The 19th National School on Neutron and X-Ray Scattering will begin on August 5th 2017.
From the school’s website:
“The main purpose of the National School on Neutron and X-ray Scattering is to educate graduate students on the utilization of major neutron and x-ray facilities. Lectures, presented by researchers from academia, industry, and national laboratories, will include basic tutorials on the principles of scattering theory and the characteristics of the sources, as well as seminars on the application of scattering methods to a variety of scientific subjects. Students will conduct short experiments at Argonne’s Advanced Photon Source and Oak Ridge’s Spallation Neutron Source and High Flux Isotope Reactor facilities to obtain hands-on experience for using neutron and synchrotron sources.”
The twenty-third annual Center for High Resolution Neutron Scattering (CHRNS) Summer School will be held at the NIST Center for Neutron Research (NCNR), from June 19th to 23rd, 2017.
From the school’s website:
“The school will focus on techniques that employ long wavelength neutrons to achieve high energy resolution, enabling the study of dynamical processes over a wide range of time scales, from ~100 ns to ~1 ps. Participants will have the chance to use three of the following 5 neutron instruments: disk chopper spectrometer (DCS), backscattering spectrometer (HFBS), spin echo spectrometer (NSE), BT7 double focusing triple-axis spectrometer, the multi axis crystal spectrometer (MACS).
The course is targeted at those with little or no previous experience with neutron inelastic scattering methods. The combination of introductory lectures and training in scattering techniques will provide participants with a unique opportunity to become familiar with neutron scattering methods and their application to current research topics.”
The International Conference on Neutron Scattering 2017 (ICNS 2017) will take place in Daejeon, Republic of Korea, at the Daejeon Convention Center from July 9th to 13th, 2017.
From the ICNS 2017 website:
“The ICNS 2017 will be the largest international platform for sharing and exchanging the latest exciting advances in neutron scattering science, which will bring together scientists from a wide range of disciplines including physics, biology, chemistry, materials science, engineering materials, earth science, neutron sources and instrumentations. The ICNS is held every four years cycling through Europe, America and Asia-Oceania regions. Previous ICNS includes ICNS2013 (Edinburgh, UK), ICNS2009 (Knoxville, US), ICNS2005 (Sydney, Australia), ICNS2001 (Munich, Germany), ICNS97 (Toronto, Canada), ICNS94 (Sendai, Japan), ICNS91 (Oxford, UK), ICNS88 (Grenoble, France), ICNS85 (Santa Fe, US), and ICNS82 (Hakone, Japan).”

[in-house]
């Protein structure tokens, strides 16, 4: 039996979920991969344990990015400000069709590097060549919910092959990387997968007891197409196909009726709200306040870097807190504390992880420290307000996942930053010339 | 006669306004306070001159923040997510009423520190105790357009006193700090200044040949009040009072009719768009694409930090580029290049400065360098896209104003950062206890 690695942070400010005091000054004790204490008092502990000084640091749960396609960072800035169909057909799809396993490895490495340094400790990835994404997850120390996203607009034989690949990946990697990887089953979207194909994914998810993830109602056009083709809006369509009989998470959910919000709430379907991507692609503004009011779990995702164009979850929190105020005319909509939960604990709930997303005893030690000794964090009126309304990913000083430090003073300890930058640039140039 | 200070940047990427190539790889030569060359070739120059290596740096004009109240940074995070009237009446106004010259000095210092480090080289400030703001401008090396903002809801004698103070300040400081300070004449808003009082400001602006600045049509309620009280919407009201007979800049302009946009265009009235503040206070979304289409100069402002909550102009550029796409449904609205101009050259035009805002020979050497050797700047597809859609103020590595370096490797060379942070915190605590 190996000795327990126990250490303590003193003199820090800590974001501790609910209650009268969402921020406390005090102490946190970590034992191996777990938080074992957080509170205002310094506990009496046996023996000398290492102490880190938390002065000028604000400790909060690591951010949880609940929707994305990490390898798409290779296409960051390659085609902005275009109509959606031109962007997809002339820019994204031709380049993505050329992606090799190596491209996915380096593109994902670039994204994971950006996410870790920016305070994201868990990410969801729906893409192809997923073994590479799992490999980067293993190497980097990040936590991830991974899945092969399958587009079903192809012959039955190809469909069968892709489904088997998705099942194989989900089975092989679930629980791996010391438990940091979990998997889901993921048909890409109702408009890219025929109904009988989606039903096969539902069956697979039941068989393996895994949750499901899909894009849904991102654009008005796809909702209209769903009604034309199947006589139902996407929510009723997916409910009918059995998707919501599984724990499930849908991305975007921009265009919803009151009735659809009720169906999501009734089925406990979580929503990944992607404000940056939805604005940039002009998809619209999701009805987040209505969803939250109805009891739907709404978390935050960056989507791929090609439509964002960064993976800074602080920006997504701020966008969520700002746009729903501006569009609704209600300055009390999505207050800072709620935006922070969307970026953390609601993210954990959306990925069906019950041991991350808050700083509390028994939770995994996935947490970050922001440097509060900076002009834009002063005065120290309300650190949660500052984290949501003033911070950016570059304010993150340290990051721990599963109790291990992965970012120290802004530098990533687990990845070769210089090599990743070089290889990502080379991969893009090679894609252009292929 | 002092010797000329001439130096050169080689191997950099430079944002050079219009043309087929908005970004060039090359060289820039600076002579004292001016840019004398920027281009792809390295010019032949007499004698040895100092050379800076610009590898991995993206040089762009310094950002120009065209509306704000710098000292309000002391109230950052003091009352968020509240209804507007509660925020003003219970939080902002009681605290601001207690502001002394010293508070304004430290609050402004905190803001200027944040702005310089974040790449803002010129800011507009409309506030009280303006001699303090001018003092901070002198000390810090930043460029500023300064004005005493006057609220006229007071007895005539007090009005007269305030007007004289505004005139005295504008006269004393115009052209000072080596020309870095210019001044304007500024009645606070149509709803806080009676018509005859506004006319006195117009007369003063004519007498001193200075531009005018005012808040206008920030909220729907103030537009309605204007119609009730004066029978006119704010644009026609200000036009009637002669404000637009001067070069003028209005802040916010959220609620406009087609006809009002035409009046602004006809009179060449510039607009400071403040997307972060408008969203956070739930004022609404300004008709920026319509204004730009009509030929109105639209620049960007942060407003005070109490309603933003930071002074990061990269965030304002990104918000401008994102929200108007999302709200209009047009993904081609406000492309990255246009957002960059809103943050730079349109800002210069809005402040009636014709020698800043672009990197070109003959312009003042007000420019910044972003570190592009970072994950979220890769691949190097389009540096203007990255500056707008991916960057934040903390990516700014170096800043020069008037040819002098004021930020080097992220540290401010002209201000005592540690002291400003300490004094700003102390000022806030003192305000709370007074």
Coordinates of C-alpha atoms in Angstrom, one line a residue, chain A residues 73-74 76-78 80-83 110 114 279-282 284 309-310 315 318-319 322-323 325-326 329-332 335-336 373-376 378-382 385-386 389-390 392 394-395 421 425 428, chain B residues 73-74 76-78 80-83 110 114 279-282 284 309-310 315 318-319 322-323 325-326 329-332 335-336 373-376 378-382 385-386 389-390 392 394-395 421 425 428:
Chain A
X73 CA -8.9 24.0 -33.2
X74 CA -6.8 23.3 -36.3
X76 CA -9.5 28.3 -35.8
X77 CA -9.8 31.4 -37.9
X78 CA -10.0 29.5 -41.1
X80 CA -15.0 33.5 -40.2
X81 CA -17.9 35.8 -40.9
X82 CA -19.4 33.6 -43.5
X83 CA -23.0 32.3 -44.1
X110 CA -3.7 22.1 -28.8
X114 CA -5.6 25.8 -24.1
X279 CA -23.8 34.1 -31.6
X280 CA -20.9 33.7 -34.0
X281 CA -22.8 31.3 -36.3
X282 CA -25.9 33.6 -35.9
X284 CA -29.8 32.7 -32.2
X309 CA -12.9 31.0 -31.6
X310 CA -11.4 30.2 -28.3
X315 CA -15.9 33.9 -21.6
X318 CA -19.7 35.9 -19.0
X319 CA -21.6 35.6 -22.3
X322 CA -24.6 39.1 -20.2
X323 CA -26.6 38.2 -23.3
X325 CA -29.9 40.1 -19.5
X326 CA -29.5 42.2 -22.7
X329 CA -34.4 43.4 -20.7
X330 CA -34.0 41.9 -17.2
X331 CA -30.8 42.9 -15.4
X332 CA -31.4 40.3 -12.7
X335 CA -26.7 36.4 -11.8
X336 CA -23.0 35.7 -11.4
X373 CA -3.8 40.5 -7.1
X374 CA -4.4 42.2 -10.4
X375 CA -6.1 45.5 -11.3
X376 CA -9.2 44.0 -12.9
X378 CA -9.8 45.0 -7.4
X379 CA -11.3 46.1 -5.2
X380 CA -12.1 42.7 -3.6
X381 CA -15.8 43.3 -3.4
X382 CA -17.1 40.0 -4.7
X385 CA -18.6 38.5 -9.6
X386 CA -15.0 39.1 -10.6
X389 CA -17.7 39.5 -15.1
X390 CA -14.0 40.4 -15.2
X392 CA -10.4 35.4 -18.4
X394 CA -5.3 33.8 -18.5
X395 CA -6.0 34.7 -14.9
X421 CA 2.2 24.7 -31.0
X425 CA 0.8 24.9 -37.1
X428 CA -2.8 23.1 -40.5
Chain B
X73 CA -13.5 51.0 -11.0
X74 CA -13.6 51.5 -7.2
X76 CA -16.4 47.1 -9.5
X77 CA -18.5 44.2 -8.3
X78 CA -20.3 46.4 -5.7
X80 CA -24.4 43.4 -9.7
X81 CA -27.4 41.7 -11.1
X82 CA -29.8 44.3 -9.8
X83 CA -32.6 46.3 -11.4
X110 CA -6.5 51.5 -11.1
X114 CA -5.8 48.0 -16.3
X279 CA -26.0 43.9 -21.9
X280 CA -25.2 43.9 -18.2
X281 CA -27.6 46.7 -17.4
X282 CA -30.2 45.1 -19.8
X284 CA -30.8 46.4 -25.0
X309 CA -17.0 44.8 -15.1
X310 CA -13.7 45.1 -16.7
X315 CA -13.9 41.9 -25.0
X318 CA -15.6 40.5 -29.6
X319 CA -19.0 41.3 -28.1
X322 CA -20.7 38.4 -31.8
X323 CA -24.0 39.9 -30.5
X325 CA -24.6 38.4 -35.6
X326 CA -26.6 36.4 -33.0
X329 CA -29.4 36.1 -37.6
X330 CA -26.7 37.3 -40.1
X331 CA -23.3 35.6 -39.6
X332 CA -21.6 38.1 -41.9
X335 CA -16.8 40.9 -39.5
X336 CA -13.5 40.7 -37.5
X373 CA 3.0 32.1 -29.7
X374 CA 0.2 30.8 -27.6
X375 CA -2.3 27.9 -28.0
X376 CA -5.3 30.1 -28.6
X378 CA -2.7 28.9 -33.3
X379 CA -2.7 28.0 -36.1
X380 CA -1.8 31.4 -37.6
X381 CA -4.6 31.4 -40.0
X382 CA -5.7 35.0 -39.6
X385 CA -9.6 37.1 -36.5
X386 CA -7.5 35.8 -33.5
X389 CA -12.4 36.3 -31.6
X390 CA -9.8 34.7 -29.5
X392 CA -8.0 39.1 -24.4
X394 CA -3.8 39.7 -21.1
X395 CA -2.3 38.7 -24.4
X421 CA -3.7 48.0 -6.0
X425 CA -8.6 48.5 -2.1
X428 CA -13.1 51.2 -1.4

The SNS/HFIR User Group and CNMS User Group at Oak Ridge National Laboratory (ORNL) are holding a joint user meeting from July 31st to August 3rd 2017, at ORNL. The main meeting days are August 1st and 2nd, which are flanked by two workshop days (July 31 and August 3rd). Details can be found at the conference website.
The Gordon Research Conference (GRC): Structure and Dynamics of Materials on Many Length and Time Scales will be held at The Hong Kong University of Science and Technology, Hong Kong, China from August 6-11 2017. The meeting will be held in conjunction with the “Neutron Scattering” Gordon Research Seminar (GRS).
From the GRC website:
“This GRC will be a forum for discussing how new neutron instrumentation is advancing our understanding of new materials – the materials that will help us address significant challenges and societal needs through the 21st century.
Neutron science impacts a broad range of materials and the GRC sessions will focus on these, including magnetic and superconducting materials, topological materials, polymeric and biological materials, as well as energy-related and engineering materials. Attention will focus on current and cutting edge research problems and how new neutron instrumentation can solve important problems. The Neutron Scattering GRC will also feature an associated GRS to address the needs of a large cohort of young neutron scientists.”
Congratulations to the following new Executive Committee Members:
- Prof. Despina Louca (U. Virginia) – President (4 year term)
- Prof. Brad Olsen (MIT) – Treasurer (2 year term)
- Prof. Kate Ross (Colorado State) – Communications Secretary (4 year term)
- Prof. Nancy Ross (Virginia Tech) – Membership Secretary (4 year term)
Fashion is changing in the avant-garde world of next-generation computer component materials. Traditional semiconductors like silicon are releasing their last new lines. Exotic materials called topological insulators (TIs) are on their way in. And when it comes to cool, nitrogen is the new helium.
For the first time, a team including scientists from the National Institute of Standards and Technology (NIST) have used neutron beams to create holograms of large solid objects, revealing details about their interiors in ways that ordinary laser light-based visual holograms cannot.
The research was a multi-institutional collaboration that included scientists from NIST and the Joint Quantum Institute, a research partnership of NIST and the University of Maryland, as well as North Carolina State University and Canada’s University of Waterloo. The work was published in Optics Express.
This letter was submitted to Dr. Cherry A. Murray Director or Office of Science, US DOE. The letter expresses concern over the decline in the number of neutron facilities and urges DOE to prioritize plans for the Second Target Station at SNS and to fully utilize the existing beam ports at both SNS and HFIR. NSSA also offers its support and expertise in ongoing and future discussions related to DOE neutron scattering facilities.